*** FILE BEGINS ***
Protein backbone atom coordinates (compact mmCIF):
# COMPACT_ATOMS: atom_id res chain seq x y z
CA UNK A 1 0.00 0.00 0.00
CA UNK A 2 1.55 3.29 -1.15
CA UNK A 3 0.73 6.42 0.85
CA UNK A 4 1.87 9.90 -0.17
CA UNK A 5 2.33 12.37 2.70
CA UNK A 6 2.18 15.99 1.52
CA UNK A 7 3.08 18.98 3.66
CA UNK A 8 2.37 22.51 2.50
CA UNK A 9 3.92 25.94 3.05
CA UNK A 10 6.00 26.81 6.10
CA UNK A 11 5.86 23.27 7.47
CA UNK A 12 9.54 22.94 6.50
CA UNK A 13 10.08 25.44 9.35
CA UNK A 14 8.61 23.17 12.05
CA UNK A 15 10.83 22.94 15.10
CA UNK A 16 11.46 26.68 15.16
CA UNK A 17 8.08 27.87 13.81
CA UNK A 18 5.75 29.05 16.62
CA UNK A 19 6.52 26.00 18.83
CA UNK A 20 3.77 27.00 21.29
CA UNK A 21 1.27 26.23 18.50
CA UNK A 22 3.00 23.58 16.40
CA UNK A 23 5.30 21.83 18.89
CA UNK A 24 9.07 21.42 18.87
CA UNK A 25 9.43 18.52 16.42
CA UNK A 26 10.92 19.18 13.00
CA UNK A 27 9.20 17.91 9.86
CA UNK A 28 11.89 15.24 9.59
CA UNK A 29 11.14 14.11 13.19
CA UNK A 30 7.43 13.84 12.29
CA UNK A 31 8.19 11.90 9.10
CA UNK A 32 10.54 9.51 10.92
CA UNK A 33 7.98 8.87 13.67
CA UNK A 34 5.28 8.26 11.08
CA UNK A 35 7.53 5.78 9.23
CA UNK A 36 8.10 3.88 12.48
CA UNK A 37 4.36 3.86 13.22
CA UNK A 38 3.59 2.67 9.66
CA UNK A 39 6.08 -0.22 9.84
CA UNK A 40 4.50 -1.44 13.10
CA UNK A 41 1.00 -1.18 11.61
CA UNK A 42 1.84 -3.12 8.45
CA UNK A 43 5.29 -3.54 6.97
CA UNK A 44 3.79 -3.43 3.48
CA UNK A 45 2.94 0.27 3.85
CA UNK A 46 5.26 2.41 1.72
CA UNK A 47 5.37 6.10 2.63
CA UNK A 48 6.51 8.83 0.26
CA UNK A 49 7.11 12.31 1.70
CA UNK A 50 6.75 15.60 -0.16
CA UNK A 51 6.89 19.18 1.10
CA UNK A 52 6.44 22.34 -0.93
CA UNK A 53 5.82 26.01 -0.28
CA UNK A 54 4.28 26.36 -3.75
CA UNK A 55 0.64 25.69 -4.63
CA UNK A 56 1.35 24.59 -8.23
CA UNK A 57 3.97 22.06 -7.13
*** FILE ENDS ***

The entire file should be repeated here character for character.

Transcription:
Protein backbone atom coordinates (compact mmCIF):
# COMPACT_ATOMS: atom_id res chain seq x y z
CA UNK A 1 0.00 0.00 0.00
CA UNK A 2 1.55 3.29 -1.15
CA UNK A 3 0.73 6.42 0.85
CA UNK A 4 1.87 9.90 -0.17
CA UNK A 5 2.33 12.37 2.70
CA UNK A 6 2.18 15.99 1.52
CA UNK A 7 3.08 18.98 3.66
CA UNK A 8 2.37 22.51 2.50
CA UNK A 9 3.92 25.94 3.05
CA UNK A 10 6.00 26.81 6.10
CA UNK A 11 5.86 23.27 7.47
CA UNK A 12 9.54 22.94 6.50
CA UNK A 13 10.08 25.44 9.35
CA UNK A 14 8.61 23.17 12.05
CA UNK A 15 10.83 22.94 15.10
CA UNK A 16 11.46 26.68 15.16
CA UNK A 17 8.08 27.87 13.81
CA UNK A 18 5.75 29.05 16.62
CA UNK A 19 6.52 26.00 18.83
CA UNK A 20 3.77 27.00 21.29
CA UNK A 21 1.27 26.23 18.50
CA UNK A 22 3.00 23.58 16.40
CA UNK A 23 5.30 21.83 18.89
CA UNK A 24 9.07 21.42 18.87
CA UNK A 25 9.43 18.52 16.42
CA UNK A 26 10.92 19.18 13.00
CA UNK A 27 9.20 17.91 9.86
CA UNK A 28 11.89 15.24 9.59
CA UNK A 29 11.14 14.11 13.19
CA UNK A 30 7.43 13.84 12.29
CA UNK A 31 8.19 11.90 9.10
CA UNK A 32 10.54 9.51 10.92
CA UNK A 33 7.98 8.87 13.67
CA UNK A 34 5.28 8.26 11.08
CA UNK A 35 7.53 5.78 9.23
CA UNK A 36 8.10 3.88 12.48
CA UNK A 37 4.36 3.86 13.22
CA UNK A 38 3.59 2.67 9.66
CA UNK A 39 6.08 -0.22 9.84
CA UNK A 40 4.50 -1.44 13.10
CA UNK A 41 1.00 -1.18 11.61
CA UNK A 42 1.84 -3.12 8.45
CA UNK A 43 5.29 -3.54 6.97
CA UNK A 44 3.79 -3.43 3.48
CA UNK A 45 2.94 0.27 3.85
CA UNK A 46 5.26 2.41 1.72
CA UNK A 47 5.37 6.10 2.63
CA UNK A 48 6.51 8.83 0.26
CA UNK A 49 7.11 12.31 1.70
CA UNK A 50 6.75 15.60 -0.16
CA UNK A 51 6.89 19.18 1.10
CA UNK A 52 6.44 22.34 -0.93
CA UNK A 53 5.82 26.01 -0.28
CA UNK A 54 4.28 26.36 -3.75
CA UNK A 55 0.64 25.69 -4.63
CA UNK A 56 1.35 24.59 -8.23
CA UNK A 57 3.97 22.06 -7.13